Blessings to you all during this wondrous season!

  7. I loved your write up. my mom’s life sounds exactly like your mom’s.. divorce after divorce..she became angry and lost both her daughter’s and lives alone now .
    I was just pondering how to handle things . I sent her a Christmas card but getting any closer then that she spews out verbal abuse to no limit.
    my prayers are for her.

  8. Thank you, Sarah, for sharing this hard-to-write – and hard-to-read – post. My relationship with my Mum was not easy, although I knew she loved me, and I loved her. She was diagnosed with MS at only 38 years old, so as a 16-year-old, more of the homemaking duties than usual became mine. My Dad took care of Mum at home for 30 years, until she went to meet Jesus in 1998. After college I married an Englishman and moved to live in England, so I didn’t see how hard it was for them both. My sister had to come home again during a time of unemployment, so she saw first-hand the life they had to live, as did my 2 brothers. I know both my Mum and my Dad would say their faith in God kept them going, so I do know I will see them again with Jesus. Dad has been there now since early 2018, and I find it very difficult sometimes because I miss him so much. We used to Skype every Sunday evening. I’m finding that the more difficult memories I am using to draw closer to Jesus myself, and it helps to know that they’re both healed and rejoicing with Jesus.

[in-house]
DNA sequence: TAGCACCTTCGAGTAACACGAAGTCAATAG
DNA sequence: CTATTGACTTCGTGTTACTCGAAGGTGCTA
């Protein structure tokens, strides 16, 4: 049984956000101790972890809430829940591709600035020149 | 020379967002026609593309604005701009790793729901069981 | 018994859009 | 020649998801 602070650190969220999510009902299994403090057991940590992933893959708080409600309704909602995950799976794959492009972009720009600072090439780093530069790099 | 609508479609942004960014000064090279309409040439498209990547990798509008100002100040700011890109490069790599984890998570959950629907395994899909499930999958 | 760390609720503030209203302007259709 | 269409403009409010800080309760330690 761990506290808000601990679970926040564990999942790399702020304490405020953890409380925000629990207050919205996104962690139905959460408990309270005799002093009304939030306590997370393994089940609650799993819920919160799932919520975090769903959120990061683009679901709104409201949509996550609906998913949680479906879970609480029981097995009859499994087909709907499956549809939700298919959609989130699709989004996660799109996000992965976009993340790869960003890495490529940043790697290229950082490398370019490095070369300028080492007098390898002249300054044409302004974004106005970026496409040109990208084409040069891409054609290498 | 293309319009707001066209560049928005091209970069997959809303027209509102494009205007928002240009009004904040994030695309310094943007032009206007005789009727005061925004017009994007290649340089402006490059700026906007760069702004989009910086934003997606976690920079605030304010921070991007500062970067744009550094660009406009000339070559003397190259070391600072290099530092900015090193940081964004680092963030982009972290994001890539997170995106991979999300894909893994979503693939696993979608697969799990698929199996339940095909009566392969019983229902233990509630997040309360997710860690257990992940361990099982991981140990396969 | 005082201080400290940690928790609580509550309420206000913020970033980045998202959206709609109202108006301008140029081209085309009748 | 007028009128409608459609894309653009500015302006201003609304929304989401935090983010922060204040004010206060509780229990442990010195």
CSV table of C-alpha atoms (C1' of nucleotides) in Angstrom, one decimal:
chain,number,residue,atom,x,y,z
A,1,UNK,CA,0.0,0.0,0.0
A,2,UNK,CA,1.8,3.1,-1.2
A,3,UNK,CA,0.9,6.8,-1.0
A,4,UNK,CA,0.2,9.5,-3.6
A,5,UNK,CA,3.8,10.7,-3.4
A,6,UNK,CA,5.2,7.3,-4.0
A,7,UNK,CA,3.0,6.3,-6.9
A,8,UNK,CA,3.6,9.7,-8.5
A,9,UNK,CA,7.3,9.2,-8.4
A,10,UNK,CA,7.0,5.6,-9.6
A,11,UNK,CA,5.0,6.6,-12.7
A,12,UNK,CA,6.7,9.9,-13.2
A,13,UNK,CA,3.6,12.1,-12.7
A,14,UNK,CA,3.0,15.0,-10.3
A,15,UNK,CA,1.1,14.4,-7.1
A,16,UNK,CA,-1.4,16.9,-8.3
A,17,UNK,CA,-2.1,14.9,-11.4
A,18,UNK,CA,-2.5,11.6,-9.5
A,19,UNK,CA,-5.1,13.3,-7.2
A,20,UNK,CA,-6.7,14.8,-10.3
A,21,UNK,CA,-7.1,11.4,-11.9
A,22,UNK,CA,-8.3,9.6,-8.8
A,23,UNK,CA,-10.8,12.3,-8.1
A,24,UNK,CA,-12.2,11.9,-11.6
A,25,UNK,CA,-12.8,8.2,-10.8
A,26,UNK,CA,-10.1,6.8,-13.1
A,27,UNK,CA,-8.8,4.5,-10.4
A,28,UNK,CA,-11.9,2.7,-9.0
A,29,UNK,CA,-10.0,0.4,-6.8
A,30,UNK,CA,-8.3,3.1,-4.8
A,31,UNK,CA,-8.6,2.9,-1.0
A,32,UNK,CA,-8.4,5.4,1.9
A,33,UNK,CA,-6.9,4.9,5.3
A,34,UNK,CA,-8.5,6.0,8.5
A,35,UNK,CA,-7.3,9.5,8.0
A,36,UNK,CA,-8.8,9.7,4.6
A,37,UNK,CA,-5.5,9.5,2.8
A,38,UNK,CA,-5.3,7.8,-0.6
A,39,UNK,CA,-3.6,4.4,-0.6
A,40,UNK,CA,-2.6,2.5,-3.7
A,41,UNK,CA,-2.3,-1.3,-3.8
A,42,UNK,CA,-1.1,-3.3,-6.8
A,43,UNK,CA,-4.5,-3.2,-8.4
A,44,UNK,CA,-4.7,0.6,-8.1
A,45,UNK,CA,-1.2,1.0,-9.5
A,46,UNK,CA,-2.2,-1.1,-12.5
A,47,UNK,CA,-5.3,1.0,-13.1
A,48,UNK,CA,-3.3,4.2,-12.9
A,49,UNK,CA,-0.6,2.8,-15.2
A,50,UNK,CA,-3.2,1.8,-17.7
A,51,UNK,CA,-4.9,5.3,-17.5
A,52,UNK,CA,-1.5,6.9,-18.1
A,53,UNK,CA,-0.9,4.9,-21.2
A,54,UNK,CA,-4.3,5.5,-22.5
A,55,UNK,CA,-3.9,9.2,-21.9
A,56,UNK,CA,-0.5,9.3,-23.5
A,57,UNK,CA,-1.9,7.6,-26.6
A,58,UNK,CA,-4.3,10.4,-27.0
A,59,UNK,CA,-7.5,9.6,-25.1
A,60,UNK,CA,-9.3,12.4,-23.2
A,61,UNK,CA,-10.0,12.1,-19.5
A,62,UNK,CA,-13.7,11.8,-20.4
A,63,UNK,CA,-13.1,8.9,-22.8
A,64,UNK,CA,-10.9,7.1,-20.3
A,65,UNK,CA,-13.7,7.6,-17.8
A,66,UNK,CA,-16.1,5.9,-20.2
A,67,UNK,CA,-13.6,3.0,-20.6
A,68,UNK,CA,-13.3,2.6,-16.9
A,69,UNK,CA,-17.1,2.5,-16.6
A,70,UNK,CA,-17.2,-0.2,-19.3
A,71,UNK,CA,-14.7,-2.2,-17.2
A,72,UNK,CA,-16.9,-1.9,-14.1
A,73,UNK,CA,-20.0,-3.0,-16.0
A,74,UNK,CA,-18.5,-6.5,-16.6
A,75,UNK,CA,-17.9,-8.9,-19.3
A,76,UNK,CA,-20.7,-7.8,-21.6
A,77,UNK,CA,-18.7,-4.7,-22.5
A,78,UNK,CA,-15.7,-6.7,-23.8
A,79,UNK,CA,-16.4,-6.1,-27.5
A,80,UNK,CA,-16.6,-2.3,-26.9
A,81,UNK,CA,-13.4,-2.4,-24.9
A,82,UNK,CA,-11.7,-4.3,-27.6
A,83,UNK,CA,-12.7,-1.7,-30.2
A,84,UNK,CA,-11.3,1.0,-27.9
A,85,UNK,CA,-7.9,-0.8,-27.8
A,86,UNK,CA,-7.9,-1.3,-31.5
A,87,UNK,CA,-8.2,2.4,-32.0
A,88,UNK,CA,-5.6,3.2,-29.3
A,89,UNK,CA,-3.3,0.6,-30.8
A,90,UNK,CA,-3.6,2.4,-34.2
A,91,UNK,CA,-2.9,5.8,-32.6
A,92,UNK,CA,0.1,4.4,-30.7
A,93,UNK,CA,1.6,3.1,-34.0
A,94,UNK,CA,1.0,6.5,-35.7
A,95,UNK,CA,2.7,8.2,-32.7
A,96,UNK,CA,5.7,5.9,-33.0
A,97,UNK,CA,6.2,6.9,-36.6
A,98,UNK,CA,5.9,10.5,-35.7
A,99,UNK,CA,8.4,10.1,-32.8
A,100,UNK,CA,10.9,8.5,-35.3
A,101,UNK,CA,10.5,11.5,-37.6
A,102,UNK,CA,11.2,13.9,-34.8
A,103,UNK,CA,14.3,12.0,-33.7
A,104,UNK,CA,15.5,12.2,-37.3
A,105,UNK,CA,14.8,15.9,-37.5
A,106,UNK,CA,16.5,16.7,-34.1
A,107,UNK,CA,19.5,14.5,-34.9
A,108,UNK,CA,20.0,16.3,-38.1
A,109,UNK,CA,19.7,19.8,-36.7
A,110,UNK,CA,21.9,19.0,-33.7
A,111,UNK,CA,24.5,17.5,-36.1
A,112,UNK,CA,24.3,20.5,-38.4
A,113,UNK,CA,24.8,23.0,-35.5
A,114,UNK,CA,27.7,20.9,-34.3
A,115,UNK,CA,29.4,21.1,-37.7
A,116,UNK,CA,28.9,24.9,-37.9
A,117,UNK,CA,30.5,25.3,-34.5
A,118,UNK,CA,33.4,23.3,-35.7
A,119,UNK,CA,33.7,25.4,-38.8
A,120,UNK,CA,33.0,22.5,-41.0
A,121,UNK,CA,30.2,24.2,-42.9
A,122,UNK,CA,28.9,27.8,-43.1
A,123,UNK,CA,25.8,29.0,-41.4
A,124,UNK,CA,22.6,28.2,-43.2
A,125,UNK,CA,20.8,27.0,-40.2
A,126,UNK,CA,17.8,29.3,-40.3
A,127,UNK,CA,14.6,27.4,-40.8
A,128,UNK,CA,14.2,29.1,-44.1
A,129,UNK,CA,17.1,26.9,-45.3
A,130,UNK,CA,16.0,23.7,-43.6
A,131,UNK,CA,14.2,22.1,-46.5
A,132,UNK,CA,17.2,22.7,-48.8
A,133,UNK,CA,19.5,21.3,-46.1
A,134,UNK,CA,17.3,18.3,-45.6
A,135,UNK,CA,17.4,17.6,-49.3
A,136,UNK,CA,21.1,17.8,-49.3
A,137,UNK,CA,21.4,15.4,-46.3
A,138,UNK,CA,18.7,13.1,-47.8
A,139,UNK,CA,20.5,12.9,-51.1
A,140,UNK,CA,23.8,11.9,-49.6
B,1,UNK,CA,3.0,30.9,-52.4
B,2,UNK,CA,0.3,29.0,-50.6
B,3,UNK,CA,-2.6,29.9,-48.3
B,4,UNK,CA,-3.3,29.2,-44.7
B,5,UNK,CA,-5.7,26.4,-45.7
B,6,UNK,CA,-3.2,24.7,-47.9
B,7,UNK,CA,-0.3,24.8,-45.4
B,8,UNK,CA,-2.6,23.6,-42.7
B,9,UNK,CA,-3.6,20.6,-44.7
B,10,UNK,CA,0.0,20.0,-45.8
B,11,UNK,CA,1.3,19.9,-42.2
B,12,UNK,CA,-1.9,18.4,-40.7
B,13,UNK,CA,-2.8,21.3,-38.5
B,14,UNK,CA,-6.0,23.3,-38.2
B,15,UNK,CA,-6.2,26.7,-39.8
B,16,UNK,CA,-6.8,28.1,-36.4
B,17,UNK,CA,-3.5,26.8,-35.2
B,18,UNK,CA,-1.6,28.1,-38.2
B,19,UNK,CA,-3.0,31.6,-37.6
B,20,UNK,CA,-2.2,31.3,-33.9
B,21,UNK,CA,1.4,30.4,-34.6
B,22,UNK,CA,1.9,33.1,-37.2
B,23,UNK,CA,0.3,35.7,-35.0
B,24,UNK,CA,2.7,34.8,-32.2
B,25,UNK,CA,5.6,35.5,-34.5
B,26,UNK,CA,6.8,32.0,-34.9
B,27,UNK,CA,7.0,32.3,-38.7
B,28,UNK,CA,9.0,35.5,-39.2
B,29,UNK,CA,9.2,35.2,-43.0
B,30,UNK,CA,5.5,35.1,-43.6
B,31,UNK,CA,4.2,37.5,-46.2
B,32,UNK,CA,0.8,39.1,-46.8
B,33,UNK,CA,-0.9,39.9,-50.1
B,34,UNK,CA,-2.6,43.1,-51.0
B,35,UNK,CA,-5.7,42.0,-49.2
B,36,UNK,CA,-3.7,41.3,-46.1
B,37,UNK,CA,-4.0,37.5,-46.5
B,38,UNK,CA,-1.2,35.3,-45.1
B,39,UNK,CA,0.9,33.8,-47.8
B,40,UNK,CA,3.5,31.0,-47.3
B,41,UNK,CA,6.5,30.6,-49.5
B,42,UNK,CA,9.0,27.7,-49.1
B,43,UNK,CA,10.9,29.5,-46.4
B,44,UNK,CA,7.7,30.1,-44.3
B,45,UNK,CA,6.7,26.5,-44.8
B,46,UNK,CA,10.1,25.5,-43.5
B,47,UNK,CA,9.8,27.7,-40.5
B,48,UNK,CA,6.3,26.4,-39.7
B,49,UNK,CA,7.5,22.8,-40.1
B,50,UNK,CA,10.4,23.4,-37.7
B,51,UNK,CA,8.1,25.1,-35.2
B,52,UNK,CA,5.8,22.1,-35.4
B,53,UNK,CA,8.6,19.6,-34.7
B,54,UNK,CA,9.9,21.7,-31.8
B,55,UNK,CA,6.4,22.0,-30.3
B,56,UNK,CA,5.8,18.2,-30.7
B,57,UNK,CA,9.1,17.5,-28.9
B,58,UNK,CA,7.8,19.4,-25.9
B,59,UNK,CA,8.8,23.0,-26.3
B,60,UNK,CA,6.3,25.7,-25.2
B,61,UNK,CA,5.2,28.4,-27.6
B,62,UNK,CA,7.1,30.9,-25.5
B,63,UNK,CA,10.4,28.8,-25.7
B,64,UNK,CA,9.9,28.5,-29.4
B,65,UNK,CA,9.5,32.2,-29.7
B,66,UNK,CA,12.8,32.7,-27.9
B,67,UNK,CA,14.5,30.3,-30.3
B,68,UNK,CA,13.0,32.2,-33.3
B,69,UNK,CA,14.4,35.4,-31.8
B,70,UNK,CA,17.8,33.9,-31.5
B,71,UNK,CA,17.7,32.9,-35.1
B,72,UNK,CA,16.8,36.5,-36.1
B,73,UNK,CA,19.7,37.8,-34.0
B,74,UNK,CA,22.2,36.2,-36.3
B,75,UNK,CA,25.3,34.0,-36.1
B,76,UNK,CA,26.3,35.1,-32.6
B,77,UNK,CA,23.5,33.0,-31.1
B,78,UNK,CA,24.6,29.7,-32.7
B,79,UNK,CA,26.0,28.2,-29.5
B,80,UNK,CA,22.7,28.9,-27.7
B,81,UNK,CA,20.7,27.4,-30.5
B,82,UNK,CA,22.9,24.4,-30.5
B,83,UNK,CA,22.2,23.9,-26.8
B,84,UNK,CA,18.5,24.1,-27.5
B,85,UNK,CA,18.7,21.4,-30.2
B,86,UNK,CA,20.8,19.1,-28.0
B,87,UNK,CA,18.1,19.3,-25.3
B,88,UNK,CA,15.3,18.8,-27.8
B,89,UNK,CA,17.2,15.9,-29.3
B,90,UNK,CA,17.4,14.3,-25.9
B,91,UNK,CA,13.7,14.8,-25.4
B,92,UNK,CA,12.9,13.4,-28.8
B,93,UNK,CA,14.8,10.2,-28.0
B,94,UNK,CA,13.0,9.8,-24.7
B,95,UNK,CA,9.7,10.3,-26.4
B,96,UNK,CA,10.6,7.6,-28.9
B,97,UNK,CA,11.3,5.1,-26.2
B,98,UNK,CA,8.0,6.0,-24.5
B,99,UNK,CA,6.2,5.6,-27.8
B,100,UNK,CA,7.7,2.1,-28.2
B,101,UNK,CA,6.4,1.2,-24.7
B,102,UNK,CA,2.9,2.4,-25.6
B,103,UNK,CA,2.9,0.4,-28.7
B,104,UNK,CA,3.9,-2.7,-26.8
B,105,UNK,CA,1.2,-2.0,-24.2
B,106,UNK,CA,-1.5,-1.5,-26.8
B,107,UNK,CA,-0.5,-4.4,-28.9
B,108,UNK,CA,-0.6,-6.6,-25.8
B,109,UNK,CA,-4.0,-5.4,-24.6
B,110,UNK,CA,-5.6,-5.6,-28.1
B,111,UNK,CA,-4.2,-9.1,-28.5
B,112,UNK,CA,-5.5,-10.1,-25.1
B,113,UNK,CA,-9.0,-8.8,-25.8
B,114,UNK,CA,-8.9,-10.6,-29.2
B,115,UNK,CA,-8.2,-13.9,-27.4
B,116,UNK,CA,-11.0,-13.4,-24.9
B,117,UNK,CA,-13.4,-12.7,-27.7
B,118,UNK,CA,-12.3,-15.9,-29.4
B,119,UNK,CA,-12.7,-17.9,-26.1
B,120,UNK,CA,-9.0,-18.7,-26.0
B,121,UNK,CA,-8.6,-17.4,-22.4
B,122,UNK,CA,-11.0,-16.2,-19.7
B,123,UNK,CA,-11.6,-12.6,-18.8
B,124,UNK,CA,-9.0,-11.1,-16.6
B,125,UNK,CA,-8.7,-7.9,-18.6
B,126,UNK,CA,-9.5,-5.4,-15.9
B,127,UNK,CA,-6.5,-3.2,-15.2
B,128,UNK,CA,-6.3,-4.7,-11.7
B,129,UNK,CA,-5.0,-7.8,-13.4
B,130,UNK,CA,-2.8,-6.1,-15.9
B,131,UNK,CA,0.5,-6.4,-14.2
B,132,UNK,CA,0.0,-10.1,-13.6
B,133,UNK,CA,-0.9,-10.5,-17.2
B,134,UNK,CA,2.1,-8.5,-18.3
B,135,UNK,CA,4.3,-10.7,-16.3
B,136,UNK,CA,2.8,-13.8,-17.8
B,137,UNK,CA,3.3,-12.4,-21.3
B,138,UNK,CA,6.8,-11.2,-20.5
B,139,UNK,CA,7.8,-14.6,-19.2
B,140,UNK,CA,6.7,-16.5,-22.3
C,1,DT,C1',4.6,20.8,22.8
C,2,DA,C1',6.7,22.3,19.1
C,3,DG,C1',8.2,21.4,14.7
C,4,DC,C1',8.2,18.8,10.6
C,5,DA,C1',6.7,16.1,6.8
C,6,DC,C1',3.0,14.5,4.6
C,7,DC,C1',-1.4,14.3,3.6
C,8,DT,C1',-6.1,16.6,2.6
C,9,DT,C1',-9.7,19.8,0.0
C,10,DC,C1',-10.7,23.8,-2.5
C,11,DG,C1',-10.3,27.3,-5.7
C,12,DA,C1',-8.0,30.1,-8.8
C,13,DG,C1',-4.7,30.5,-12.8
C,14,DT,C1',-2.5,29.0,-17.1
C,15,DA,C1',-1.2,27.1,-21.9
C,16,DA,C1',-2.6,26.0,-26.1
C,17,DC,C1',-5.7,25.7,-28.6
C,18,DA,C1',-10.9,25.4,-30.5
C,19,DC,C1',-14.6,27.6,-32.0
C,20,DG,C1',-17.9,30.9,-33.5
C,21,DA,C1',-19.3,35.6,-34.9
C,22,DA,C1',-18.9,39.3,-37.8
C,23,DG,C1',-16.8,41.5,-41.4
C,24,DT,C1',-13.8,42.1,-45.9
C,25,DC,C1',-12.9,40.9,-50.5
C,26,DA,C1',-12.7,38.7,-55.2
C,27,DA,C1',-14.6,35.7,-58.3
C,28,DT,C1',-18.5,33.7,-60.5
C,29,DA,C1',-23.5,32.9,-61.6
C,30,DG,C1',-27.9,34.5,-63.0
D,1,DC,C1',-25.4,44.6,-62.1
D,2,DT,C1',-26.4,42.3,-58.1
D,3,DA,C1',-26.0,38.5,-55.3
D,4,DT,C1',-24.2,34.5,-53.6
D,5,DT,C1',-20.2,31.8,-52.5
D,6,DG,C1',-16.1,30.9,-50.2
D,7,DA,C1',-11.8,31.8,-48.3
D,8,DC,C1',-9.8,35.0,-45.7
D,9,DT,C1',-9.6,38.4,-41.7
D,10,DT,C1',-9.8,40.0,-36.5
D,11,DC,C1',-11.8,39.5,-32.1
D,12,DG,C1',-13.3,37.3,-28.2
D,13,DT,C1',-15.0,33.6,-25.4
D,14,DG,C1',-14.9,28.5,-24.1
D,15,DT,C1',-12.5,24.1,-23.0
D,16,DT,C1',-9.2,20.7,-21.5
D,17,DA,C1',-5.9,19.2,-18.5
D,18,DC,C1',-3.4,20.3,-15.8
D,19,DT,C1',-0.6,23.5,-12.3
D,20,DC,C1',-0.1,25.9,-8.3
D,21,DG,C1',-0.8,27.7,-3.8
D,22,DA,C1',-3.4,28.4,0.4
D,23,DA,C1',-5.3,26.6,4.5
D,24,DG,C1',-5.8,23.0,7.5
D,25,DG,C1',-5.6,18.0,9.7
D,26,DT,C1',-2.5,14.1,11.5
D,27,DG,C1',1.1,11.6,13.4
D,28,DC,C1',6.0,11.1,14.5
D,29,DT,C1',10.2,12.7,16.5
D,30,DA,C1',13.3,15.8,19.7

9. Thank you for sharing this, Sarah. I have a difficult relationship with my parents and am trying to love them well where they are. Reading this from the perspective of not having that relationship this side of heaven is a shift in my heart and mind. I so appreciate your heart and thoughts and I’m taking this as an area to sit in and pray more on. Bless you, as you continue to process and learn on your own journey. And yay for the Echo Dot adding some humor and fun into that place. 🙂 Merry Christmas!